October 13th, 2011
OS X Lion was released in July 2011 and includes a number of new upgrades. Some of these are very impressive, such as complex touch gestures for the trackpad. Others are more mundane, such as fullscreen mode for applications and hidden scrollbars. But all things considered the upgrade is definitely worth it.
The problem isn’t Lion, it’s how it has to be installed. You can no longer pick up an install disc from an Apple Retailer, instead you have to download the upgrade from the App Store. For slow connections this can be a nuisance, since the file is almost 4GB.
However, the main problem is that there is no discernible way to perform a clean install. Rather, Lion installs itself on top of Snow Leopard, and then deletes the installer. (Savvy users may know about the clean install method.)
Furthermore, if you have a problem … Read more…
August 27th, 2008
Inevitably, when finishing development of a front-end, I find myself going through the painstaking process of cleaning up extraneous CSS styles. This style was for debugging, this block was for a page that got nixed, this piece I used when conceptualizing the site another way: I don’t think it’s possible to develop a website without removing some styles at the end. Dreading another round of CSS cleanup, I considered programming a tool to spider a site and tell me which parts of the stylesheets were used. It seemed a daunting task so I checked online, and sure enough, someone had already developed it, and far better than I could have. The tool I found, Dust-Me Selectors, is a Firefox extension that makes cleaning up CSS a snap. It can spider an entire site or a group of pages to determine which CSS blocks are unused … Read more…
April 7th, 2008
If you’re anything like me you open up Google Analytics with your morning coffee, check your email, then reload Analytics, just in case the cache has refreshed. There’s a new version of an OSX dashboard widget, Dashalytics, that will revolutionize the amount of time you can spend obsessing over minute statistics. Dashalytics puts Google Analytics at your fingertips, providing a quick access point to some of the most used Analytics reports, directly from the dashboard in Mac OSX.
How to use Dashalytics
Configuring Dashalytics is simple, just enter your Google Analytics account information; it even supports multiple Analytics accounts through the keychain on OSX. After logging in, you are able to access the three most used tabs: visitors, content, and traffic sources. Within each of these tabs, there are three different reports, but these sub-reports are essentially only the overview of each tab.
Additionally, Dashalytics provides common … Read more…
March 22nd, 2008
At first glance Mac OSX Leopard looks like Tiger with a new, sleeker skinning. A few new applications are available, and a few others are broken, but overall basically the same thing. That is, until you discover the Spaces command.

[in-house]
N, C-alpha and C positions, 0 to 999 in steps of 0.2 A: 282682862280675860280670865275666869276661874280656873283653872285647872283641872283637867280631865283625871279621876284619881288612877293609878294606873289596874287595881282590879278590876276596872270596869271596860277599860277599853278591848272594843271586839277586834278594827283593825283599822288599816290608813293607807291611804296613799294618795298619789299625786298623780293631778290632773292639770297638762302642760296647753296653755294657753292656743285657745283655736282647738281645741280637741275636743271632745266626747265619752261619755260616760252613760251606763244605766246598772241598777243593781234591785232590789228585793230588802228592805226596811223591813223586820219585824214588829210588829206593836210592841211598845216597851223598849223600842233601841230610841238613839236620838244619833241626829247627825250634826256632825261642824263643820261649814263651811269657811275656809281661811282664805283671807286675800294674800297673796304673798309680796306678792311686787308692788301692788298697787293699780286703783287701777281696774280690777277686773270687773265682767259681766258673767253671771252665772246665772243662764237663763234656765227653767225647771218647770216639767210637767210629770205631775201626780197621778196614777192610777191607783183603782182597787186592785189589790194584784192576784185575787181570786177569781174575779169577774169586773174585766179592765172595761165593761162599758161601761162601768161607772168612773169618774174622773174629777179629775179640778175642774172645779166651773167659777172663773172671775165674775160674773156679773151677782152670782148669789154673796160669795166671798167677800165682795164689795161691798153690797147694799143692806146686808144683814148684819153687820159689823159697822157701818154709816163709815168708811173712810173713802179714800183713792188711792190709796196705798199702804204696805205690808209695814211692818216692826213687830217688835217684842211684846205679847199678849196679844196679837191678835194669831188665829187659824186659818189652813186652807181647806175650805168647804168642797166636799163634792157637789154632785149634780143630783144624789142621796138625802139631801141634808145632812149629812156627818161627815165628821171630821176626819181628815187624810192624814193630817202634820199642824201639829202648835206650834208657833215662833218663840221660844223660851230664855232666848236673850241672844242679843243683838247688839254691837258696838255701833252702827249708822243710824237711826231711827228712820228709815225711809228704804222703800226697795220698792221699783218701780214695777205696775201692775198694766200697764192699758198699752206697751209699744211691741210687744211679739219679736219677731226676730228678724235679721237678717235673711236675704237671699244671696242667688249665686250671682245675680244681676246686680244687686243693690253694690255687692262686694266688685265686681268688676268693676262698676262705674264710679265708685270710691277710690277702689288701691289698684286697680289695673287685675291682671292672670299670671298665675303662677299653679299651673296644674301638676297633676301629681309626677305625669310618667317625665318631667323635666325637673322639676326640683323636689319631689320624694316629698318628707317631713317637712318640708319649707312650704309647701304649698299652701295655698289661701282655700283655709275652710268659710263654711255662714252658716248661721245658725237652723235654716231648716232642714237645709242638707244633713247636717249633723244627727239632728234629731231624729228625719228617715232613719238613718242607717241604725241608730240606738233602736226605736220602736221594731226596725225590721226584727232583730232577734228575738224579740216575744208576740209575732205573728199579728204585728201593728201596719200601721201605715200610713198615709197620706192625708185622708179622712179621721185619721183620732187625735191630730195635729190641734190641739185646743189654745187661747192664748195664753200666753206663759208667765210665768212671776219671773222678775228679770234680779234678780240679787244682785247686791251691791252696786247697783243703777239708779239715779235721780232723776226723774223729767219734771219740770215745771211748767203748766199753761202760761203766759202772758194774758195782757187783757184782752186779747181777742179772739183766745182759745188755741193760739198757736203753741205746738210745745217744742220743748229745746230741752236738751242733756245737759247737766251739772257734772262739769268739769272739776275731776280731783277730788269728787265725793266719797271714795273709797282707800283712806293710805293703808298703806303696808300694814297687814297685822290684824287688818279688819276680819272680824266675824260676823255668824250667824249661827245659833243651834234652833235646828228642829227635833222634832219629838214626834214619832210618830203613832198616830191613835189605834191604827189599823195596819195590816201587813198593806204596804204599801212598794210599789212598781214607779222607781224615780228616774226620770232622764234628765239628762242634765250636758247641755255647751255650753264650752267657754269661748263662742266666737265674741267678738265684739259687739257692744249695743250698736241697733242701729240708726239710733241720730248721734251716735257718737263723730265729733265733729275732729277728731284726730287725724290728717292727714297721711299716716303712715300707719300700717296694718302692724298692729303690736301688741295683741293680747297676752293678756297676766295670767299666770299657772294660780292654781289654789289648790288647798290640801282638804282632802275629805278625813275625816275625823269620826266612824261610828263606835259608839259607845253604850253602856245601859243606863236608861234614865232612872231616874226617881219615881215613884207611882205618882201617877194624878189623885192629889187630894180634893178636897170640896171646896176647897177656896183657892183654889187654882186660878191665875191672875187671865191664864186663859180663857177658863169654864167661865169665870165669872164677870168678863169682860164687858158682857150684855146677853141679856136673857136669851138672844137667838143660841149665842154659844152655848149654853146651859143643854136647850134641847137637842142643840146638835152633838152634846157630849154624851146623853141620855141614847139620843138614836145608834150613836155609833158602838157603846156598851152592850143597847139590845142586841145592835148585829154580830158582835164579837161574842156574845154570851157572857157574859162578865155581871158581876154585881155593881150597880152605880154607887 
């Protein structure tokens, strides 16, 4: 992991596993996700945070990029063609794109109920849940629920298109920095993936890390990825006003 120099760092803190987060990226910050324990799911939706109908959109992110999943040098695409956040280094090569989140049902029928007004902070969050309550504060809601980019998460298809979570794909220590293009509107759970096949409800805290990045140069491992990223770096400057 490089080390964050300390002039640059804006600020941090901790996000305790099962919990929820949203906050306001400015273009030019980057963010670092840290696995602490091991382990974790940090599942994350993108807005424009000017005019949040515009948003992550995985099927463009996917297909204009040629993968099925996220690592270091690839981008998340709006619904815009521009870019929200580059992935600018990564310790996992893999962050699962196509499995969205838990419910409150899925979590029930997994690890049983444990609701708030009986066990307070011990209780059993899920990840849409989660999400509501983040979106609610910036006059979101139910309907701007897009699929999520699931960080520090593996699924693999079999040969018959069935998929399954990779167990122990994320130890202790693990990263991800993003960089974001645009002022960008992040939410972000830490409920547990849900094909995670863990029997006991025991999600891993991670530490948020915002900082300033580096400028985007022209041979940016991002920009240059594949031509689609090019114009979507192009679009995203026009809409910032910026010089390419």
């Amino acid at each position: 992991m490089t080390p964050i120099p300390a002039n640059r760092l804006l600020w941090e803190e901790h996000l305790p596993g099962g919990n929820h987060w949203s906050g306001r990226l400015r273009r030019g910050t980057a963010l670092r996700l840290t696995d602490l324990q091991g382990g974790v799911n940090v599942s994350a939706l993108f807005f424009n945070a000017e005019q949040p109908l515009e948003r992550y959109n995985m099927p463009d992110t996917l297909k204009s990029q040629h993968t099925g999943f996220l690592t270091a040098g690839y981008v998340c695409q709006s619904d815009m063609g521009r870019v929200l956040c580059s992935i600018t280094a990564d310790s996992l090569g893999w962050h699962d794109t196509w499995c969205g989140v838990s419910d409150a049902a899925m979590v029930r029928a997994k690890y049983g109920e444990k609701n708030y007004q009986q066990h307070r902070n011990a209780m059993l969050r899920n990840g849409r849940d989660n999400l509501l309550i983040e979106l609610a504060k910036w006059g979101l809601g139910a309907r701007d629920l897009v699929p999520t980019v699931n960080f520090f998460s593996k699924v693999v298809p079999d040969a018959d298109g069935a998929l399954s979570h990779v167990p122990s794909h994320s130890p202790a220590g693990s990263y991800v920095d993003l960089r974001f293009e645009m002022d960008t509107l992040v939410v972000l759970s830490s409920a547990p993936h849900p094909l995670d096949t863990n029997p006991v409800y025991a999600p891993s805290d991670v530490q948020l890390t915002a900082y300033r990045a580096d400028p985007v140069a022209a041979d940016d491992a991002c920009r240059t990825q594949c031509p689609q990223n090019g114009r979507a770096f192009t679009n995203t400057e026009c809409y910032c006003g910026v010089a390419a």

Spaces are great, they’re like the Expose flyout but taken up a level. With Spaces, you can arrange all the windows on your screen, all the clutter, into multiple, separate areas. Each of these areas functions like its own desktop, when you use the Expose flyout, only the windows in that Space are seen. And the best part is that you can set programs to open by default in certain spaces. I love this feature, since I am always working on such disparate things. Now my web development can be separate from my web design and … Read more…
February 26th, 2008
Everyone knows the value of improving your workflow. Well it turns out I work a whole lot faster on a Mac, both in web development and web design. I think the OSX developers must have thought a great deal about workflow, because Mac has a lot of great features: from much more drag-and-drop integration between programs than windows, to little things like the mouse command to fly out all windows or show the desktop (this saves me so much time). But workflow on a Mac goes much deeper than these features.
Web development is great on a Mac, since the programs you need for coding run very quickly and the terminal is really handy for doing lots of things, its really easy to move between the terminal and the finder/other programs. Also since the terminal is Shell based, its … Read more…
June 28th, 2007
About a week ago I started work on YogaEneryHeal.com. The site is relatively small, so I opted to go with plain old HTML pages for the majority of the pages. The only php is on the article page, which is a switch to make coding easier, and the contact page in order to process the form.
Overall I wanted the site to be very simple and to have a soothing appearance. I got some great photographs from their photographer and even one that I incorporated into the header (at first I didn’t notice how low res the photos were, and I ended up working with one of them, ugh).
There was a registered trademark of another company that we were using on the site, which set back our launch date by a couple days. Although I followed the trademark specifications of the client, there were several … Read more…